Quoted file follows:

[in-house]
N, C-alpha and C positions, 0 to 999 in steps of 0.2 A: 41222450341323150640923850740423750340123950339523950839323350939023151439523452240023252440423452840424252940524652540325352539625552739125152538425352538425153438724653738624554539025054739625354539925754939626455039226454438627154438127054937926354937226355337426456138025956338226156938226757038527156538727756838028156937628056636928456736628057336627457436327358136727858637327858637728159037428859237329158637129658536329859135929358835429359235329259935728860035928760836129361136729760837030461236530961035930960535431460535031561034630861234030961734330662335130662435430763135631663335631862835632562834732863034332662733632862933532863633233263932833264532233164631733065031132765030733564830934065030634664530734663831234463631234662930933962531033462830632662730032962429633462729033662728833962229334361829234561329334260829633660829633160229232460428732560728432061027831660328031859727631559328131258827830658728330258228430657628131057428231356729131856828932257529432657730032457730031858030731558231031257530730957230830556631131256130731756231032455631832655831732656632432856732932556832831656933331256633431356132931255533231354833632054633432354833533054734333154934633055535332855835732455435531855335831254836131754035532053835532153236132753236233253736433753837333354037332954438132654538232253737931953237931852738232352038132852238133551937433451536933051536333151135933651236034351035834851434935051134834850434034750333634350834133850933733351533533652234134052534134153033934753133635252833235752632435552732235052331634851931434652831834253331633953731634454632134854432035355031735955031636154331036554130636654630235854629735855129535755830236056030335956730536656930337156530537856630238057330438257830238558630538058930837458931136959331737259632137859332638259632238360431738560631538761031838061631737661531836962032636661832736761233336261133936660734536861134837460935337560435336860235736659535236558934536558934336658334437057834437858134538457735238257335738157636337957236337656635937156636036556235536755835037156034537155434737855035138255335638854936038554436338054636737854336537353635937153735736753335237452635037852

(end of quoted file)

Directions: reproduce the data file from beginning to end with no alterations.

[in-house]
N, C-alpha and C positions, 0 to 999 in steps of 0.2 A: 41222450341323150640923850740423750340123950339523950839323350939023151439523452240023252440423452840424252940524652540325352539625552739125152538425352538425153438724653738624554539025054739625354539925754939626455039226454438627154438127054937926354937226355337426456138025956338226156938226757038527156538727756838028156937628056636928456736628057336627457436327358136727858637327858637728159037428859237329158637129658536329859135929358835429359235329259935728860035928760836129361136729760837030461236530961035930960535431460535031561034630861234030961734330662335130662435430763135631663335631862835632562834732863034332662733632862933532863633233263932833264532233164631733065031132765030733564830934065030634664530734663831234463631234662930933962531033462830632662730032962429633462729033662728833962229334361829234561329334260829633660829633160229232460428732560728432061027831660328031859727631559328131258827830658728330258228430657628131057428231356729131856828932257529432657730032457730031858030731558231031257530730957230830556631131256130731756231032455631832655831732656632432856732932556832831656933331256633431356132931255533231354833632054633432354833533054734333154934633055535332855835732455435531855335831254836131754035532053835532153236132753236233253736433753837333354037332954438132654538232253737931953237931852738232352038132852238133551937433451536933051536333151135933651236034351035834851434935051134834850434034750333634350834133850933733351533533652234134052534134153033934753133635252833235752632435552732235052331634851931434652831834253331633953731634454632134854432035355031735955031636154331036554130636654630235854629735855129535755830236056030335956730536656930337156530537856630238057330438257830238558630538058930837458931136959331737259632137859332638259632238360431738560631538761031838061631737661531836962032636661832736761233336261133936660734536861134837460935337560435336860235736659535236558934536558934336658334437057834437858134538457735238257335738157636337957236337656635937156636036556235536755835037156034537155434737855035138255335638854936038554436338054636737854336537353635937153735736753335237452635037852